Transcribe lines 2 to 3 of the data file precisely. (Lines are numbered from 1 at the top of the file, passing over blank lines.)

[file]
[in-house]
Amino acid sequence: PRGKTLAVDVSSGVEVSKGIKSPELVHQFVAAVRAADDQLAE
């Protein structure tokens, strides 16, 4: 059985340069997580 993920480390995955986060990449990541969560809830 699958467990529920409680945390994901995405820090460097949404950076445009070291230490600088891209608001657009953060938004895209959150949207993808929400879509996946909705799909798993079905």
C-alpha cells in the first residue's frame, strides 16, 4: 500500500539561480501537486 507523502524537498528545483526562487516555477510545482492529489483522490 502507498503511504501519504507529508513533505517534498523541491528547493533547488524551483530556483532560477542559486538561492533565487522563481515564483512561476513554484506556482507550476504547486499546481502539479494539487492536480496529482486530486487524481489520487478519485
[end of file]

Amino acid sequence: PRGKTLAVDVSSGVEVSKGIKSPELVHQFVAAVRAADDQLAE
């Protein structure tokens, strides 16, 4: 059985340069997580 993920480390995955986060990449990541969560809830 699958467990529920409680945390994901995405820090460097949404950076445009070291230490600088891209608001657009953060938004895209959150949207993808929400879509996946909705799909798993079905």